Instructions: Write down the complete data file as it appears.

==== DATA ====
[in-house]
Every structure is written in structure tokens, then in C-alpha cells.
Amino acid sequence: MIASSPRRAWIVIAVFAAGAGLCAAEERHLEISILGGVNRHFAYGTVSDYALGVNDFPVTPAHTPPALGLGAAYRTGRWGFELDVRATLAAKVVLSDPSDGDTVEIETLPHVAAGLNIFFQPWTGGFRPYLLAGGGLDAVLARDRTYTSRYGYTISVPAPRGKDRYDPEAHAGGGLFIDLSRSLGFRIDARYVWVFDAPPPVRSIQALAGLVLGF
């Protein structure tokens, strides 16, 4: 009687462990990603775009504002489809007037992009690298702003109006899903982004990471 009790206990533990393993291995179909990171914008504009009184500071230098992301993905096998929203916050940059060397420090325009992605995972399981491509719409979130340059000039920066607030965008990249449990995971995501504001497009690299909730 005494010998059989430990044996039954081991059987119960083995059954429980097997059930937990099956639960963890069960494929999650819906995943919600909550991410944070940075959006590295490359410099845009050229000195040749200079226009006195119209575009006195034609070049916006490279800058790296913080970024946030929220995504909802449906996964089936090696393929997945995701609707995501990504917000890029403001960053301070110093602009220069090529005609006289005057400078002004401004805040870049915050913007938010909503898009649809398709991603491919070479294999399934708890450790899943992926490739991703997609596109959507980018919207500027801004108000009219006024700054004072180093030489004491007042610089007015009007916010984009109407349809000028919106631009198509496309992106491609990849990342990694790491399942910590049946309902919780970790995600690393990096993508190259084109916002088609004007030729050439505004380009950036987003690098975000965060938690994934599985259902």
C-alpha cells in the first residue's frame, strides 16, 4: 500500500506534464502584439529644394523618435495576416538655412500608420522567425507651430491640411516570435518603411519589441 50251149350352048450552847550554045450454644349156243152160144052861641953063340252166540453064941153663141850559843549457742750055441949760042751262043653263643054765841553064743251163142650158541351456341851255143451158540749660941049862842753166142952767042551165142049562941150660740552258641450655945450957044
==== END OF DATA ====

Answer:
[in-house]
Every structure is written in structure tokens, then in C-alpha cells.
Amino acid sequence: MIASSPRRAWIVIAVFAAGAGLCAAEERHLEISILGGVNRHFAYGTVSDYALGVNDFPVTPAHTPPALGLGAAYRTGRWGFELDVRATLAAKVVLSDPSDGDTVEIETLPHVAAGLNIFFQPWTGGFRPYLLAGGGLDAVLARDRTYTSRYGYTISVPAPRGKDRYDPEAHAGGGLFIDLSRSLGFRIDARYVWVFDAPPPVRSIQALAGLVLGF
């Protein structure tokens, strides 16, 4: 009687462990990603775009504002489809007037992009690298702003109006899903982004990471 009790206990533990393993291995179909990171914008504009009184500071230098992301993905096998929203916050940059060397420090325009992605995972399981491509719409979130340059000039920066607030965008990249449990995971995501504001497009690299909730 005494010998059989430990044996039954081991059987119960083995059954429980097997059930937990099956639960963890069960494929999650819906995943919600909550991410944070940075959006590295490359410099845009050229000195040749200079226009006195119209575009006195034609070049916006490279800058790296913080970024946030929220995504909802449906996964089936090696393929997945995701609707995501990504917000890029403001960053301070110093602009220069090529005609006289005057400078002004401004805040870049915050913007938010909503898009649809398709991603491919070479294999399934708890450790899943992926490739991703997609596109959507980018919207500027801004108000009219006024700054004072180093030489004491007042610089007015009007916010984009109407349809000028919106631009198509496309992106491609990849990342990694790491399942910590049946309902919780970790995600690393990096993508190259084109916002088609004007030729050439505004380009950036987003690098975000965060938690994934599985259902």
C-alpha cells in the first residue's frame, strides 16, 4: 500500500506534464502584439529644394523618435495576416538655412500608420522567425507651430491640411516570435518603411519589441 50251149350352048450552847550554045450454644349156243152160144052861641953063340252166540453064941153663141850559843549457742750055441949760042751262043653263643054765841553064743251163142650158541351456341851255143451158540749660941049862842753166142952767042551165142049562941150660740552258641450655945450957044